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[Senate Treaty Document 105-49]
[From the U.S. Government Printing Office]



105th Congress                                              Treaty Doc.
                                 SENATE

 2d Session                                                      105-49
_______________________________________________________________________


 
  INTER-AMERICAN CONVENTION AGAINST THE ILLICIT MANUFACTURING OF AND 
  TRAFFICKING IN FIREARMS, AMMUNITION, EXPLOSIVES, AND OTHER RELATED 
                               MATERIALS

                               __________

                                MESSAGE

                                  from

                   THE PRESIDENT OF THE UNITED STATES

                              transmitting

  INTER-AMERICAN CONVENTION AGAINST THE ILLICIT MANUFACTURING OF AND 
  TRAFFICKING IN FIREARMS, AMMUNITION, EXPLOSIVES, AND OTHER RELATED 
 MATERIALS, SIGNED AT WASHINGTON, D.C., UNITED STATES, ON NOVEMBER 11, 
 1997, AT THE TWENTY-FOURTH SPECIAL SESSION OF THE GENERAL ASSEMBLY OF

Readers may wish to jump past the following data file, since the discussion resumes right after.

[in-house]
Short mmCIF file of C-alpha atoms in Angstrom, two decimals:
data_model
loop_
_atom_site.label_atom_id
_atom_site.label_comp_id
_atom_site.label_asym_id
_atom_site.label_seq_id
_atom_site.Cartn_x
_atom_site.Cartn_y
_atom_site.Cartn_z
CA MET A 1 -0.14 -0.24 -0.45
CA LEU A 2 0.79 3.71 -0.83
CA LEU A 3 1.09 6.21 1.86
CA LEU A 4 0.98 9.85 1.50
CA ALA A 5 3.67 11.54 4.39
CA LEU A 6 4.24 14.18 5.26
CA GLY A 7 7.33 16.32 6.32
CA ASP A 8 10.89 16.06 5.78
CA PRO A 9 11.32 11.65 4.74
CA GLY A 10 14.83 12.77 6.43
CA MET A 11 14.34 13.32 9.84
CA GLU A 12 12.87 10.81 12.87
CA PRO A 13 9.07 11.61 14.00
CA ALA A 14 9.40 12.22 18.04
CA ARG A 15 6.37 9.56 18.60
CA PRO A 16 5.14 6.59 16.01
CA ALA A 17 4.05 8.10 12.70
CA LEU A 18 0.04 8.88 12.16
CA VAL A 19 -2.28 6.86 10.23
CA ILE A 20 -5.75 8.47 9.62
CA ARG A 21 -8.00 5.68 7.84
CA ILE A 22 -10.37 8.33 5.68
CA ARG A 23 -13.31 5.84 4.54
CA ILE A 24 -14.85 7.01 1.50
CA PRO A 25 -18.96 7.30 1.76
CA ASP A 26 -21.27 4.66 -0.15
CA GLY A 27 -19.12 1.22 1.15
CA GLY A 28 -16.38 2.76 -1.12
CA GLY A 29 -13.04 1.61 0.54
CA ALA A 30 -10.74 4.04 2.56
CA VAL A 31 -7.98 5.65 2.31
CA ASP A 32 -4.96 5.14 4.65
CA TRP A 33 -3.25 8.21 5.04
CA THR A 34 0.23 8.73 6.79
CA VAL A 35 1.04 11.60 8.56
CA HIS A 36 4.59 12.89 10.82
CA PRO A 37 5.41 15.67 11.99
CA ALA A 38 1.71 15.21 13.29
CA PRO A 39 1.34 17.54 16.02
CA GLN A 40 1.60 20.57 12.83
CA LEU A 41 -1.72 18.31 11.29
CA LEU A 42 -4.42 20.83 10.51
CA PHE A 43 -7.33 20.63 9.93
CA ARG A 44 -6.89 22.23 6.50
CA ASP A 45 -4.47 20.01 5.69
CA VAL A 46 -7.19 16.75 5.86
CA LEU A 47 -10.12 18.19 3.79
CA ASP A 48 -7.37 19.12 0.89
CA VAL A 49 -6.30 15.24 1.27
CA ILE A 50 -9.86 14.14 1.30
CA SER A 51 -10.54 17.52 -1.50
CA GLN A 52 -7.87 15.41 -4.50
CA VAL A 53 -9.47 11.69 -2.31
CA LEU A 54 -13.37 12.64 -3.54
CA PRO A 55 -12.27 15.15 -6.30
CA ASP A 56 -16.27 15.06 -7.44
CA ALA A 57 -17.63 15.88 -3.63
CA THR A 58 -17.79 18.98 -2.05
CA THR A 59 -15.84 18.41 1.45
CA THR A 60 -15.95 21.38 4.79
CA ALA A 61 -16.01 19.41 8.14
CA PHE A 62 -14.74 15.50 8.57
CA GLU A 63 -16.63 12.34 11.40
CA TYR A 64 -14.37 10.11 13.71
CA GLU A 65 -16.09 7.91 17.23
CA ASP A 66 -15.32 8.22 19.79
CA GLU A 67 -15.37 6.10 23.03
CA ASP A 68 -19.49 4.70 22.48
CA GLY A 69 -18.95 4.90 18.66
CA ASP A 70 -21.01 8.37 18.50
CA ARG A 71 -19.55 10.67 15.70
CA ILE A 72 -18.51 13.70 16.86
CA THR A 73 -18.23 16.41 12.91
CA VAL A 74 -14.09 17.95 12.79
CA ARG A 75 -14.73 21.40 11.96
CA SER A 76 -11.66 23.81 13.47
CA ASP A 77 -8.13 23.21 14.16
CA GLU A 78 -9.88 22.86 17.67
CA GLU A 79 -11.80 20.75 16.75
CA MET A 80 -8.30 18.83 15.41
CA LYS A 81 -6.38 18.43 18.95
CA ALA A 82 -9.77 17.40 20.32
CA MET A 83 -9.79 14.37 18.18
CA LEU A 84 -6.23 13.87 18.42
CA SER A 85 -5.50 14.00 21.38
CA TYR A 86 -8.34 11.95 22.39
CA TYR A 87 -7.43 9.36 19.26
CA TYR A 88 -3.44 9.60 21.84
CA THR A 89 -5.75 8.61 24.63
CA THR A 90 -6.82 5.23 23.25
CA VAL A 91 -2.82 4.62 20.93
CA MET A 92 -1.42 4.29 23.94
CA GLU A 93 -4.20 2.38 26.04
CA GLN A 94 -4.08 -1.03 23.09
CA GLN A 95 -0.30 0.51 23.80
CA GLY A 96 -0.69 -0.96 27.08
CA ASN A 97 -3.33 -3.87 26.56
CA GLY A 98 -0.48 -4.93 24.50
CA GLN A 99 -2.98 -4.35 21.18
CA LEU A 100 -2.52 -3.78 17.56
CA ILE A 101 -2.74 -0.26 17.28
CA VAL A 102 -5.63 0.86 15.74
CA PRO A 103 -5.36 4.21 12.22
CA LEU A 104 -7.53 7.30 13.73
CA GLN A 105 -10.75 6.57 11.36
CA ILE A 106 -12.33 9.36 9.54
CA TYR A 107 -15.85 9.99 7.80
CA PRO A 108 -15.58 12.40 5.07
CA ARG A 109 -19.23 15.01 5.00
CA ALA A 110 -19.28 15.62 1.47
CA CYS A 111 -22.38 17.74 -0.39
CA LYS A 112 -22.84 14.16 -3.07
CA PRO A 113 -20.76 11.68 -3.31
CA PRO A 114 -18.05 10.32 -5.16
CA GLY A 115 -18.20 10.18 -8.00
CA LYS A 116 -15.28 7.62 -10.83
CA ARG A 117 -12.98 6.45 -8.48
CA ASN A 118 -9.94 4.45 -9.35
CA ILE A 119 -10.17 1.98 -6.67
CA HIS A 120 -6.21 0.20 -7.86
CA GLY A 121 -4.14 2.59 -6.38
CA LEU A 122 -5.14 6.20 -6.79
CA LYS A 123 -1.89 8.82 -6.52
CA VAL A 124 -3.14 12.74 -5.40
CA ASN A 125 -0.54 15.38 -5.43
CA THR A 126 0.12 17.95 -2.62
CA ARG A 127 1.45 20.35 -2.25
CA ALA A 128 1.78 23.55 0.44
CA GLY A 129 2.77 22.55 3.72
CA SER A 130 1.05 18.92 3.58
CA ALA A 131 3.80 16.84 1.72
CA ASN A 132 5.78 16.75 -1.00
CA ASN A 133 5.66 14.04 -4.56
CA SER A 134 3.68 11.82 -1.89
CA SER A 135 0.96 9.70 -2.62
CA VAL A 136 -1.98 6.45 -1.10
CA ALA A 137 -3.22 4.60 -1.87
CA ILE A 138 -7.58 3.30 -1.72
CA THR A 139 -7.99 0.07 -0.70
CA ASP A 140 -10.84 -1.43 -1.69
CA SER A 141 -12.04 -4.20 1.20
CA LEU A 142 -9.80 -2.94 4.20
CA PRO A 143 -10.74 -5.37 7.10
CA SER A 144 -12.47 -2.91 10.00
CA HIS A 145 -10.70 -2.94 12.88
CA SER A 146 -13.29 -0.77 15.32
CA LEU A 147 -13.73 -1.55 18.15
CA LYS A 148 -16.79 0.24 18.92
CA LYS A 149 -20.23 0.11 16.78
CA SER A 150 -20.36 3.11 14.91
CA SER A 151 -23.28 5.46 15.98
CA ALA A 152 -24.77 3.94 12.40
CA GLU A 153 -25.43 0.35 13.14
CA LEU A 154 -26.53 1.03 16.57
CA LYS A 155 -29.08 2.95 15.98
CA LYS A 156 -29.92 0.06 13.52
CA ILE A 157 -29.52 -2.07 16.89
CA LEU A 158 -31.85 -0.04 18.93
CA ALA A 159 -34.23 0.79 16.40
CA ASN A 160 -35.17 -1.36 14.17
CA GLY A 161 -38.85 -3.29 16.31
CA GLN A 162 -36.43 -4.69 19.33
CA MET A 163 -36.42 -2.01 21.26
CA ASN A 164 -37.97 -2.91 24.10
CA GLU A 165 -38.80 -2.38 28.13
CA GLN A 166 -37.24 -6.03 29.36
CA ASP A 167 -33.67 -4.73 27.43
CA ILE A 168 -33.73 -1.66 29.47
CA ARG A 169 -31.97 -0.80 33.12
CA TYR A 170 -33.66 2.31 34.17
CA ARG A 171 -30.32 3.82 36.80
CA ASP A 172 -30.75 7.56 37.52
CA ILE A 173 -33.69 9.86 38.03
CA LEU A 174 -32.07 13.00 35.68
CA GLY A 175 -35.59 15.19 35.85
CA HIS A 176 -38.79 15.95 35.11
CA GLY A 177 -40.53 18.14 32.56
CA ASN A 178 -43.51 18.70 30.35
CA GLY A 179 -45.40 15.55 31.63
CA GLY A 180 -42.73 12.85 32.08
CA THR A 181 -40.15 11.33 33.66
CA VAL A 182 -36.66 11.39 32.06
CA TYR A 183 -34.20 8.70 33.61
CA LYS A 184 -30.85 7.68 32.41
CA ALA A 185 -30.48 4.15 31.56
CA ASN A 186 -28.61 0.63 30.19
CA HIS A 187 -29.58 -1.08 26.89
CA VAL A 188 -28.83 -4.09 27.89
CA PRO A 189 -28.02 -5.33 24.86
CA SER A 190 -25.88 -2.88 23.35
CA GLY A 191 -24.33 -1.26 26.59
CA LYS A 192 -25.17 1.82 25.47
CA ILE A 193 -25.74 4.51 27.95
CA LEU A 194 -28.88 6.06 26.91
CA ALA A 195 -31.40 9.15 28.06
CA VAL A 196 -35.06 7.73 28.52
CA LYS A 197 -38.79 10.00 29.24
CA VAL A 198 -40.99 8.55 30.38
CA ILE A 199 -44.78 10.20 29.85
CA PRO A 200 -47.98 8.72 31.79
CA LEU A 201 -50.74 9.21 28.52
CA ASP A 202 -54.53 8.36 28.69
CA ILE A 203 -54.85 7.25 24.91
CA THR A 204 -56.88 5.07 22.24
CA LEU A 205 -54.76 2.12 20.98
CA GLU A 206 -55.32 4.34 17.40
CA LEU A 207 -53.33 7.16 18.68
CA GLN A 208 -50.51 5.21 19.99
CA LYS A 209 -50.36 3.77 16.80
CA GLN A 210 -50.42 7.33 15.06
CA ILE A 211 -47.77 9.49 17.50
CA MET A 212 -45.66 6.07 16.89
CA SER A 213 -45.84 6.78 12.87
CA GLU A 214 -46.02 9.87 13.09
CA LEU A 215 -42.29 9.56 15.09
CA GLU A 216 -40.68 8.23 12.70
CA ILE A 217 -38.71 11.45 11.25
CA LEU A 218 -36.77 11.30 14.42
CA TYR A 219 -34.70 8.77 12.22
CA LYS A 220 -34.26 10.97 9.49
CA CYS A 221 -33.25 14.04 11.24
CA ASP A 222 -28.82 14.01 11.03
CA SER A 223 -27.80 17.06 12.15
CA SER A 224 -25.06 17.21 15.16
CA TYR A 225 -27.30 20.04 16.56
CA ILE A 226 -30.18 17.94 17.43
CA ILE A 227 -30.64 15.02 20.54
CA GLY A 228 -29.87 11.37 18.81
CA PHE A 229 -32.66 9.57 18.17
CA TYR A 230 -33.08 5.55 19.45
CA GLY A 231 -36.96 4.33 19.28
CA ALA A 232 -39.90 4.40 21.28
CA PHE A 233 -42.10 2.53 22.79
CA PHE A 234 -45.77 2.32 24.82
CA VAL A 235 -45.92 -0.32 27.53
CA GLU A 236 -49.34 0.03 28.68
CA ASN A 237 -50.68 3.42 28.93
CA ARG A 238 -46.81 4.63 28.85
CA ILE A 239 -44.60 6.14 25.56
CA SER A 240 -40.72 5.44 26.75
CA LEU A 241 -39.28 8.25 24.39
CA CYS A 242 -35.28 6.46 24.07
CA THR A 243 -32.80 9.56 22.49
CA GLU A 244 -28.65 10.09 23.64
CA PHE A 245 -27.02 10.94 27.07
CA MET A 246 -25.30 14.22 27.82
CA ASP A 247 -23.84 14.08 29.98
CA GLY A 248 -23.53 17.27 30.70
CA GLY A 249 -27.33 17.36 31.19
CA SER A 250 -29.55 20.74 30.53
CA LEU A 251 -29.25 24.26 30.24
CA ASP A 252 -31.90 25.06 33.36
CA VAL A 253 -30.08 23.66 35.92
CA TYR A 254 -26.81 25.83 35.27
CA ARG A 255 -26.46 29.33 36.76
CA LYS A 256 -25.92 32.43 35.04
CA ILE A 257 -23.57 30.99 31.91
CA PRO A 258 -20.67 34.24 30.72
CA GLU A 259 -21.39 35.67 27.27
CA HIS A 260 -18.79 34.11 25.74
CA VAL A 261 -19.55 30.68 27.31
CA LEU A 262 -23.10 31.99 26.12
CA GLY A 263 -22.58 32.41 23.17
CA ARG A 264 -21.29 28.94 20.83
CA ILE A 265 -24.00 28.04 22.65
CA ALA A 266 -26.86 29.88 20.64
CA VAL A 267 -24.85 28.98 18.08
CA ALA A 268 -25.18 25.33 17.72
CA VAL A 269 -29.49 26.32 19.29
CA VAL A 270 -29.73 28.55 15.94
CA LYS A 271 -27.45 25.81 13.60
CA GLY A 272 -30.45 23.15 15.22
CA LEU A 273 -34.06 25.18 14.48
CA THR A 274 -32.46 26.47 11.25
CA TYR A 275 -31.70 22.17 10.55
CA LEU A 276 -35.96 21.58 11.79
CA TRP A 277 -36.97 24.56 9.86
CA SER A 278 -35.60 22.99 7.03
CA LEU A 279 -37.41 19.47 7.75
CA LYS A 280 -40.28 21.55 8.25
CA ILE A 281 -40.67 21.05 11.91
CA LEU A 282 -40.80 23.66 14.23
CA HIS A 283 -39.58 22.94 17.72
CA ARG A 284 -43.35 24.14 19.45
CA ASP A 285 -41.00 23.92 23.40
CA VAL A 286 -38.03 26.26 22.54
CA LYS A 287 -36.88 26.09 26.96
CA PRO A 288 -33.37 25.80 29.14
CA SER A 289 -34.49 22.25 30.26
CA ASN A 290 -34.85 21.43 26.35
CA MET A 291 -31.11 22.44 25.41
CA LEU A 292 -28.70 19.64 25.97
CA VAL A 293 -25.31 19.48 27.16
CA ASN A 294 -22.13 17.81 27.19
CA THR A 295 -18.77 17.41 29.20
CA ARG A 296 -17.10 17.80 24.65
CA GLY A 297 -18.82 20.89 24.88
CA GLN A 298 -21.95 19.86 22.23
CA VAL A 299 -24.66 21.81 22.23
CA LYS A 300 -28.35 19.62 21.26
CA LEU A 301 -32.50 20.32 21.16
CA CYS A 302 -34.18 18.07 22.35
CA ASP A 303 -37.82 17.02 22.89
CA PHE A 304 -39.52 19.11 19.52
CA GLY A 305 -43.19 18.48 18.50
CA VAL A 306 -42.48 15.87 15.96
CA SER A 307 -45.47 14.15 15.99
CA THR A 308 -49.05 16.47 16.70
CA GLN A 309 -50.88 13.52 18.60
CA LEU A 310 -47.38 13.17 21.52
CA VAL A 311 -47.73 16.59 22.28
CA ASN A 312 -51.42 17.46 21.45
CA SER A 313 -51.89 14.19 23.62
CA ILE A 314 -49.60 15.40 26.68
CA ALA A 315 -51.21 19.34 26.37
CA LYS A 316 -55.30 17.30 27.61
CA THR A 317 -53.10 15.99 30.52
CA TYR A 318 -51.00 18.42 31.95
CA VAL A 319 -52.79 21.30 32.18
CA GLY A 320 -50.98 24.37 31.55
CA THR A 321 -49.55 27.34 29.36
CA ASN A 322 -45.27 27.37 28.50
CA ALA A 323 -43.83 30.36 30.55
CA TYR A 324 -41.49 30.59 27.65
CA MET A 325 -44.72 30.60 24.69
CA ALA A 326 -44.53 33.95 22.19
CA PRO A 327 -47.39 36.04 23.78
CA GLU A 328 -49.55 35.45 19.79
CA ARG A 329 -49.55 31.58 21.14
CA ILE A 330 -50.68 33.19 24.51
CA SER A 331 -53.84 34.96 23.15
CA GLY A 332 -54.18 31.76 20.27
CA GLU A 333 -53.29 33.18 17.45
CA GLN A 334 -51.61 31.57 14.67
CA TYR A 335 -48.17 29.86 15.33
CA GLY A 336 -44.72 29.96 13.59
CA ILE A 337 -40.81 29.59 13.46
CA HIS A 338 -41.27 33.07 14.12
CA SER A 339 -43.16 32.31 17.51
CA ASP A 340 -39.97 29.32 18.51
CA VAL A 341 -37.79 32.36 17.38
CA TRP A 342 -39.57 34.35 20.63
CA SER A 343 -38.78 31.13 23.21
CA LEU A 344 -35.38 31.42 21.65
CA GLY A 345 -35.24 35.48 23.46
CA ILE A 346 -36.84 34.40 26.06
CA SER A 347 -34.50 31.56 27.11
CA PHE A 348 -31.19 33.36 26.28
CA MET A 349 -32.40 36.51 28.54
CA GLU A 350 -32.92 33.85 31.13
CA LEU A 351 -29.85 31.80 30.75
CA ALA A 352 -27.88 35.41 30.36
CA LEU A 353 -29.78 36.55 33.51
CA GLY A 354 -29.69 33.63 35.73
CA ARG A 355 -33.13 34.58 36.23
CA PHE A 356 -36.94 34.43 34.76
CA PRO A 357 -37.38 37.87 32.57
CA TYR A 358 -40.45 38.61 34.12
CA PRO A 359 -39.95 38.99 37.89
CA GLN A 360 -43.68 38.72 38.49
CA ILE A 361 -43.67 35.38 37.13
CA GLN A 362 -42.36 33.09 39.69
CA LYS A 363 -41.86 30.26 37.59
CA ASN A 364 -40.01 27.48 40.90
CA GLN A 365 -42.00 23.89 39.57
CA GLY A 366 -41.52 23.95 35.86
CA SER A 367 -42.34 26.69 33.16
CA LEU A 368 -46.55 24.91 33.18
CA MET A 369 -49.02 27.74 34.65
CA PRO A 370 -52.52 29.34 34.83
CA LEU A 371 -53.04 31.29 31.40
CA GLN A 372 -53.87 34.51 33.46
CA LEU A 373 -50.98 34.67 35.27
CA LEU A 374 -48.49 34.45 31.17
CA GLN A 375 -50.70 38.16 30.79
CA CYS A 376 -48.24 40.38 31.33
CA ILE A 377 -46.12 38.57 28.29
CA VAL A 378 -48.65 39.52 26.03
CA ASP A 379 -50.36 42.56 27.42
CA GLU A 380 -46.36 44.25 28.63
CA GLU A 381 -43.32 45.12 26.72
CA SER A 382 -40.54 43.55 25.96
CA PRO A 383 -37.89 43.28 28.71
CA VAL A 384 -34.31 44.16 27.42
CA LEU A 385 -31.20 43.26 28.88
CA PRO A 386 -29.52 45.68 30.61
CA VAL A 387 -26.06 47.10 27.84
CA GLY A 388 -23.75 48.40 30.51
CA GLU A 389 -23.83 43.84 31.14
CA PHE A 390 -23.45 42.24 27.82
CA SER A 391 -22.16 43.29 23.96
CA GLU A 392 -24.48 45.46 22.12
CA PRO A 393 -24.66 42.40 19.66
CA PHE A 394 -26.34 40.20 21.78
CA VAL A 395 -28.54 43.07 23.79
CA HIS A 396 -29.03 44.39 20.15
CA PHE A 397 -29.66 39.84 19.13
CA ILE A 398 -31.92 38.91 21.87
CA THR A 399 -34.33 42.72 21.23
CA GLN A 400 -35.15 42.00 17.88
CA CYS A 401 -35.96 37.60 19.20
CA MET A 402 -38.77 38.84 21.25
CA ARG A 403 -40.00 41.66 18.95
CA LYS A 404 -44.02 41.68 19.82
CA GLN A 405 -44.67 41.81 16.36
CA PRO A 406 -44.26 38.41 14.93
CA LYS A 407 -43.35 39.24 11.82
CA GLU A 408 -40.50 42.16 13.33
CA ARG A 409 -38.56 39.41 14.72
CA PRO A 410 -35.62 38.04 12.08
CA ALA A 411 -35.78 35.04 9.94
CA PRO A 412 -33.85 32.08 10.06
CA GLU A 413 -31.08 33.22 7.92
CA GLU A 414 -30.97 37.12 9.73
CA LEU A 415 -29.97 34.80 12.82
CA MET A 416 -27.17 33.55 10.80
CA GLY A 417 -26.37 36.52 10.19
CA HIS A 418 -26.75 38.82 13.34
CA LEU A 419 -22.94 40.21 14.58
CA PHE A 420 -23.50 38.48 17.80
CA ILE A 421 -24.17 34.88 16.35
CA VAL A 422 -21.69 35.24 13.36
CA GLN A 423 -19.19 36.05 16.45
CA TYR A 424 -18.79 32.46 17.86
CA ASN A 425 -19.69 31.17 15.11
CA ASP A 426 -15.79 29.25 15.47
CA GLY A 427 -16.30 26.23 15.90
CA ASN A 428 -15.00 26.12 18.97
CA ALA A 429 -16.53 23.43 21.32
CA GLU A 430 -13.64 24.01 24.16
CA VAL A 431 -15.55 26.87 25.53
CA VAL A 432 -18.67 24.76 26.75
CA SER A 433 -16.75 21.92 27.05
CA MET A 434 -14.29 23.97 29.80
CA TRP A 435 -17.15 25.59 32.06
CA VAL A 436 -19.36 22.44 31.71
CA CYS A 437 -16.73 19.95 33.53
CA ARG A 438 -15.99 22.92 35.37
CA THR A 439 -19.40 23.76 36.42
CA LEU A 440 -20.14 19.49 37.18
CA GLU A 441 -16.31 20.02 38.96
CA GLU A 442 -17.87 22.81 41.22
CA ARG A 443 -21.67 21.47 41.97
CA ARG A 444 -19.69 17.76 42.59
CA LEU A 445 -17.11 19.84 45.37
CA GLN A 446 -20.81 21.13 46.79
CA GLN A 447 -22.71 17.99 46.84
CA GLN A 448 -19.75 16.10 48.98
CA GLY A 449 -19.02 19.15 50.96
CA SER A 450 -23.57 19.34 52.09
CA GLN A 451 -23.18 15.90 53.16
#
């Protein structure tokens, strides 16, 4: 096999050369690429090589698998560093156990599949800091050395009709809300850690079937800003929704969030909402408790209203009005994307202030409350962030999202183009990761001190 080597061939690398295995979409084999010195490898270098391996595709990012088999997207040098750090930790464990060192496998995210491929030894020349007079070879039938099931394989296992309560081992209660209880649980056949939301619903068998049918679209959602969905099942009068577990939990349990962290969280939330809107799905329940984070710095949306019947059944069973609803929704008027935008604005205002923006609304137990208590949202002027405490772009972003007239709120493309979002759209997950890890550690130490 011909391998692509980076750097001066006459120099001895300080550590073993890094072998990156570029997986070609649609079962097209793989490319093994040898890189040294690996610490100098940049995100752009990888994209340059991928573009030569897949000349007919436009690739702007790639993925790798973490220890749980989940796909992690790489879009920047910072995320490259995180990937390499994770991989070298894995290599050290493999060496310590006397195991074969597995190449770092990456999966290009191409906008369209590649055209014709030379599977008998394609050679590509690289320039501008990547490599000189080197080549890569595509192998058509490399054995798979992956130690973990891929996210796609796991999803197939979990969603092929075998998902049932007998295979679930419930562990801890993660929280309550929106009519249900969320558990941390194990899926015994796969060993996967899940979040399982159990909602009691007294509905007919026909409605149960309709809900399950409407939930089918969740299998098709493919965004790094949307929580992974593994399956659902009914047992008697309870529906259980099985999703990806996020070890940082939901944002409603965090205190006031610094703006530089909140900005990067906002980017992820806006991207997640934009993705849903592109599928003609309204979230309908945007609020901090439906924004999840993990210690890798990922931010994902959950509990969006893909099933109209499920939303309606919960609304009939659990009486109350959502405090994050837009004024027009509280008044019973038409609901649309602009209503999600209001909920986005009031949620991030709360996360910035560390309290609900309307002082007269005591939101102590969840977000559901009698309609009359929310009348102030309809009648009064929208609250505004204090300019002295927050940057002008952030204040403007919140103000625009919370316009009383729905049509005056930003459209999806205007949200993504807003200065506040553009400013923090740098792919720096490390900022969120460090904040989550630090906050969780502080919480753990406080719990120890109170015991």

THE ORGANIZATION OF AMERICAN STATES





 June 9, 1998.--Convention was read the first time and, together with 
the accompanying papers, referred to the Committee on Foreign Relations 
          and ordered to be printed for the use of the Senate


                         LETTER OF TRANSMITTAL

                              ----------                              

                                     The White House, June 9, 1998.
To the Senate of the United States:
    With a view to receiving the advice and consent of the 
Senate to ratification, I transmit herewith the Inter-American 
Convention Against the Illicit Manufacturing of and Trafficking 
in Firearms, Ammunition, Explosives, and Other Related 
Materials (the ``Convention''), adopted at the Special Session 
of the General Assembly of the Organization of American States 
(OAS) at Washington on November 13, 1997. The Convention was 
signed by the United States and 28 other OAS Member States on 
November 14, 1997, at the OAS Headquarters in Washington. So 
far, 31 States have signed the Convention and one (Belize) has 
ratified it. In addition, for the information of the Senate, I